New election filing system triggers fines for local candidates

December 14, 2023

By Linda Cicoira

Monetary penalties for the late filing of financial information ranged from between $100 and $4,100 and were recently assessed for 17 candidates who ran in the November General Election in Accomack County.

Among those were the sheriff, the commonwealth’s attorney, the commissioner of the revenue, the clerk of court-elect, members of the board of supervisors, members of the school board, and the soil and water conservation district directors.

Commonwealth’s Attorney Spencer Morgan and Sheriff Todd Wessells said they paid their assessments.

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“Traditionally, candidates in Accomack … could file their financial reports by paper,” Morgan said Wednesday. “In this past election cycle, local candidates were required to file all financial disclosures via the Board of Elections’ COMET e-filing system and many candidates and their treasurers, myself included, found the system confusing, missing filing dates or failing to file required information” on time.

“Many candidates, myself included,” Morgan continued, “were under the impression that not receiving or disbursing any funds during the election cycle mitigated or obviated the necessity to continue reporting.”

Morgan had four late reports and was billed $3,100.

“For my part, I have remitted the fine amount to the Accomack County Treasurer and will be sworn in on Wednesday, Dec. 20, 2023,” Morgan said.

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According to a state elections official, “If the penalties remain unpaid, the candidate is not qualified for office.”

In the meantime, the prosecutor reached out to the attorney general’s office and Del. Rob Bloxom. “I do think the law needs to be adjusted,” he said. Especially for those who get little compensation. “I’m hoping we can make changes as well as (offer) training so we make sure this doesn’t happen again.”

State code provides for a civil penalty of $100 for the first missed or late filing and $1000 for every subsequent filing that does not comply. After 60 days the fine is referred to the commonwealth attorney for collections.

“I do not believe there was criminal intent on the part of any of the candidates and I am reaching out to the Attorney General’s Office to discuss collecting the fines,” Morgan said.

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The same assessments were made for Sands Gayle, a soil and water conservation district director-elect, and Jessica Lewis, who lost her bid for School Board in District 3.

Sheriff Wessells filed late three times and was charged $2,100. On Wednesday he explained that he didn’t take in any contributions and didn’t spend any money in this campaign. He was unopposed. “So, my treasurer and I thought we were good to go.” When he was notified otherwise, Wessells said, he immediately paid the bill. “It is what it is,” he added.

The highest bill went to Supervisor Paul Muhly, who unsuccessfully ran for a third term. According to the assessment, Muhly was tardy in filing paperwork five times and is being charged $4,100.

A bill was also sent to District 1 School Board Member Jesse Speidel, who was assessed at $2,100. He was unsuccessfully challenged by Connie Burford, who was accused of filing one report late and was billed $100.

Burford said there were internet issues with Spectrum, her only choice of provider where she lives on Chincoteague, when her cited report was due.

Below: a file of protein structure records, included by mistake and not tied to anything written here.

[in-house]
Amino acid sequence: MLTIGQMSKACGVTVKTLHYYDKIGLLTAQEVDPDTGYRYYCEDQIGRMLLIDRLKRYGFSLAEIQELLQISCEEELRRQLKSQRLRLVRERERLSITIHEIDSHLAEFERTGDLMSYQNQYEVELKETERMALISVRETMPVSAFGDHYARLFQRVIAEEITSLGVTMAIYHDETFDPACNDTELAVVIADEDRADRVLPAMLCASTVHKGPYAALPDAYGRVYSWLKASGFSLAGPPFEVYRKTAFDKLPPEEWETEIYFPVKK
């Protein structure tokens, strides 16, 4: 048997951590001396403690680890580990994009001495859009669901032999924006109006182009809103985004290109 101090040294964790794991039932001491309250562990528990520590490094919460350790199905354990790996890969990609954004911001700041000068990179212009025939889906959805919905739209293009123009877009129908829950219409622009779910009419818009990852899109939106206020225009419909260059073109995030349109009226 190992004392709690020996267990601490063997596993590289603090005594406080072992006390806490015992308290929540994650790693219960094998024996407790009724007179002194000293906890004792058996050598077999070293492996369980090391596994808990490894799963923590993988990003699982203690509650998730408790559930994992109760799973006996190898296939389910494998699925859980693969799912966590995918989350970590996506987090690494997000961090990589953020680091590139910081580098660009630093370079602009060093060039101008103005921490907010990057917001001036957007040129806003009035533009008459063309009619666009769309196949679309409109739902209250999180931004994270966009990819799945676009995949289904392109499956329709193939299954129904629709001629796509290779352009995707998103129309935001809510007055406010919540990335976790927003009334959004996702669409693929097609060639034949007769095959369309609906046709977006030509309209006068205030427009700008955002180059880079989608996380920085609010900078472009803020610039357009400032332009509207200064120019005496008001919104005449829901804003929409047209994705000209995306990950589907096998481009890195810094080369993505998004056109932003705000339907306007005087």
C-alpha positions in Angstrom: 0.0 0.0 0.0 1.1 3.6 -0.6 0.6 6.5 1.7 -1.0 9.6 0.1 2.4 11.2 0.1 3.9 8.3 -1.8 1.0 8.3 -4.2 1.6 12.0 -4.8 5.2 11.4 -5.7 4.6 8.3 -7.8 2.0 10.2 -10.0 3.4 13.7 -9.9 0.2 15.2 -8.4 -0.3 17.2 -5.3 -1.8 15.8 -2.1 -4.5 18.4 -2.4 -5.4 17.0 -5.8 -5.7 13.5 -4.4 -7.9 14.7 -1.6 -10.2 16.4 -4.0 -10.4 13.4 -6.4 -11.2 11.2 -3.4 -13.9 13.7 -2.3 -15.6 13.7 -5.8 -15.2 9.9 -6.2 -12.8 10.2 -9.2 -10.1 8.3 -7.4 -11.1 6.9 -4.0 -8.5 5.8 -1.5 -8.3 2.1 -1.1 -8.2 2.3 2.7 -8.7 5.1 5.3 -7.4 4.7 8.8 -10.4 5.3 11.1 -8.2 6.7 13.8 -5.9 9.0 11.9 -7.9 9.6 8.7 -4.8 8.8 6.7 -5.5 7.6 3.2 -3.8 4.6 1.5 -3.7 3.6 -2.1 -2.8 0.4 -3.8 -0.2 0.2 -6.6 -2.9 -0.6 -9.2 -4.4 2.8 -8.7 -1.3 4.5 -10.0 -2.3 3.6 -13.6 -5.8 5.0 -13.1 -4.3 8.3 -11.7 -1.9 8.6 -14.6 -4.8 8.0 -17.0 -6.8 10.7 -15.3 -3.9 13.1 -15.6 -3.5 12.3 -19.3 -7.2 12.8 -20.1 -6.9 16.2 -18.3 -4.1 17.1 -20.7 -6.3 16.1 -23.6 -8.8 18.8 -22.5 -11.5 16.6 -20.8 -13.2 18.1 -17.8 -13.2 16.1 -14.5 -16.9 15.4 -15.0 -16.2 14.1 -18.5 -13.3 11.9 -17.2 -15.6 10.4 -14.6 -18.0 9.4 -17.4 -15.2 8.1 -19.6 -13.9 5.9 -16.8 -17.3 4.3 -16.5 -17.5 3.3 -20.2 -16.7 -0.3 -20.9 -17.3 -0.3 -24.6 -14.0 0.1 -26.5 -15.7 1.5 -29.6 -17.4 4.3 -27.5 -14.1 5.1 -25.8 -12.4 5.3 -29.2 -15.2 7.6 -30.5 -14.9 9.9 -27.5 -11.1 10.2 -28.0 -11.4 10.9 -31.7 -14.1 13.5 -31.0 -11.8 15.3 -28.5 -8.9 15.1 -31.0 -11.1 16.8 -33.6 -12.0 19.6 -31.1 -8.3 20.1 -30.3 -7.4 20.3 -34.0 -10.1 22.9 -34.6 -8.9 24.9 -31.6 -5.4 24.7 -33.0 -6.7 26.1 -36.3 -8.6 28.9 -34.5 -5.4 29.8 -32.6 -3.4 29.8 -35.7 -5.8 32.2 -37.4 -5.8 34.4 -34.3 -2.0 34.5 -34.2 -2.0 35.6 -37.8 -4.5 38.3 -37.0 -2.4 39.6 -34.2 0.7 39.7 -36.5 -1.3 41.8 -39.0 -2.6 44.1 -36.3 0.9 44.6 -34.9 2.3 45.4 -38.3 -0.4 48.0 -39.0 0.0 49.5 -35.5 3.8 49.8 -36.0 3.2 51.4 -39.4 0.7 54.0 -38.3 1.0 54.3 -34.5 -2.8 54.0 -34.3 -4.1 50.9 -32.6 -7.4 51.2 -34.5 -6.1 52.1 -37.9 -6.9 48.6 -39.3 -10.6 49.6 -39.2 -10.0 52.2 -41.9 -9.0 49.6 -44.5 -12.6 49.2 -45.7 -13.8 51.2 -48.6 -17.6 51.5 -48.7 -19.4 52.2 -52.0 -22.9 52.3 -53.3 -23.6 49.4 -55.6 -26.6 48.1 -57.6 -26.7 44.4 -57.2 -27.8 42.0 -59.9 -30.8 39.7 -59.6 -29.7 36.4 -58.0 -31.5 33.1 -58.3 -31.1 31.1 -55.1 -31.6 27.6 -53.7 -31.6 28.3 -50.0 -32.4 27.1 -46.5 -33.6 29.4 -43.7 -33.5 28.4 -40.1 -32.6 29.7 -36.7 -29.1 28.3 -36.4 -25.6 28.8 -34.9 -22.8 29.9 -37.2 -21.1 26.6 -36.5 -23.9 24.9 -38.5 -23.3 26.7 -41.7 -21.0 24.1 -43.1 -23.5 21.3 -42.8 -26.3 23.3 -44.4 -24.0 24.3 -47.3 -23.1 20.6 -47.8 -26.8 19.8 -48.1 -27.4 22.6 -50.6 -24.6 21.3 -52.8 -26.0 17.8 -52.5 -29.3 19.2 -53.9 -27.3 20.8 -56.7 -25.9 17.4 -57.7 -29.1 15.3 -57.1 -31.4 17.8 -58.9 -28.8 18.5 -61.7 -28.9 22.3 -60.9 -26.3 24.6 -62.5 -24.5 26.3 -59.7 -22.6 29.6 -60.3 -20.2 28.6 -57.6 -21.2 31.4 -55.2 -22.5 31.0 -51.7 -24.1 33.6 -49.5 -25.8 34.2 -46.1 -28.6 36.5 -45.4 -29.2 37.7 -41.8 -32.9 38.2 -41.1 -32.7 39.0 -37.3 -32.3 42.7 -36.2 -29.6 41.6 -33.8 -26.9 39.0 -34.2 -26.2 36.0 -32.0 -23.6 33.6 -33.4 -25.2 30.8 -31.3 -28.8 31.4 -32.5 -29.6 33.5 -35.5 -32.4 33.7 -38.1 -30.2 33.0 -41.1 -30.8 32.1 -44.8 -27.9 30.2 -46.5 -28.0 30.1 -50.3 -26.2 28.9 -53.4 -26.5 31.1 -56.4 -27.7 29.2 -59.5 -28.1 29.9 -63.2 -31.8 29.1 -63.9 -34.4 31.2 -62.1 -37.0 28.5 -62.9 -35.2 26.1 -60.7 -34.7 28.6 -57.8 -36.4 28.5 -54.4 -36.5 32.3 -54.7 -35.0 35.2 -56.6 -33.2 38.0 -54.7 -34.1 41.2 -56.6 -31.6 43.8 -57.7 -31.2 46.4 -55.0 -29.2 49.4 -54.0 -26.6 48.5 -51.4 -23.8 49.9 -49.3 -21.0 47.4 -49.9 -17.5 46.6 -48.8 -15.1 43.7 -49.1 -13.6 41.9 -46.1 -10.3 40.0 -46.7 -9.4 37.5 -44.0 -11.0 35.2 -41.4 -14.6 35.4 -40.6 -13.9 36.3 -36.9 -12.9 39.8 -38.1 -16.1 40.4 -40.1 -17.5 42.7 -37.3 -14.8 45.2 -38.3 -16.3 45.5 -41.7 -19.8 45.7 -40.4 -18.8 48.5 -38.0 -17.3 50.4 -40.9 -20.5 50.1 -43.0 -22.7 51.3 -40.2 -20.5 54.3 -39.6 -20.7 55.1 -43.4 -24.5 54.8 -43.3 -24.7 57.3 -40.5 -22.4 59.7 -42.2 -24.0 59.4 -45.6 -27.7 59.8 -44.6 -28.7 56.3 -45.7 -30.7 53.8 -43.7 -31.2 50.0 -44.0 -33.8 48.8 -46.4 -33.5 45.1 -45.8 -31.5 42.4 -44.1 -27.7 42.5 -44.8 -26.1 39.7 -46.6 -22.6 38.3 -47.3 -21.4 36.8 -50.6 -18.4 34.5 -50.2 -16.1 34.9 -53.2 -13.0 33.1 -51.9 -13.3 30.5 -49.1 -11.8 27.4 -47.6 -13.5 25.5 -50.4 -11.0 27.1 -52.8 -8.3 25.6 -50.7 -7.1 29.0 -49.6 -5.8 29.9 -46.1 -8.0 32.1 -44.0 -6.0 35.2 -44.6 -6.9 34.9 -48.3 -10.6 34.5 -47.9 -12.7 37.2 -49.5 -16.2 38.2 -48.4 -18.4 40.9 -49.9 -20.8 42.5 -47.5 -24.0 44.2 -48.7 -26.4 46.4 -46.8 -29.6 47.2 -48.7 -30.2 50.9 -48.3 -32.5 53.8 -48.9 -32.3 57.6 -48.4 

“I did my report and submitted my report, or so I thought,” Burford said. When she didn’t get an email verifying that her filing had been received, she called the board of elections. She said a man answered and helped her. She permitted him to go into her computer and he was able to see that she had attempted to file on time, Burford said. He was able to fix her file and even changed a date from 2024 to 2023, which she had mistakenly entered. Burford thought that was the end of it.

“Then all of a sudden the election” was over and she received an email saying she was late and owed a $100 assessment. Burford said that at the beginning of the process, the state system ” would block candidates off so they couldn’t file. The only communication was email. It was very unprofessional,” she said.

“This has nothing to do with Angel Shrieves, Accomack’s registrar,” Burford said. She blamed the computer program and the assessments on the state.

District 4 School Board Member-Elect P. Glenn Neal, District 6 School Board Member-Elect Jason Weippert, and District 5 School Board Member Camisha Handy were each charged $1,100 for making two late reports.

Commissioner of the Revenue Kimberly Satterwhite, Soil and Water Conservation District Director James Evans, District 9 School Board Member Malcolm White, his opponent Alex Vargas, District 9 Supervisor Reneta Major, Clerk of the Circuit Court-Elect Talia Taylor, and Candidate for Clerk Cedric Cooper were each assessed $100 for making a late report.

      In the notices, the candidates were instructed to send payments to the Accomack Treasurer James Lilliston, who incidentally ran unopposed and filed his papers on time. Information about which other candidates have paid their assessments was not available.

External Affairs Manager Andrea Gaines of the Virginia Department of Elections said all candidates are required to file campaign finance reports electronically according to a 2020 bill. She said the $100 penalty was set by the state board. “The General Assembly set the second and subsequent fees at $1000. Department of Elections staff and the General Registrars are required to follow the law as passed by the General Assembly.”

Candidates were sent charts with filing deadlines and reminders, according to one candidate

There were no late filings reported in Northampton County.

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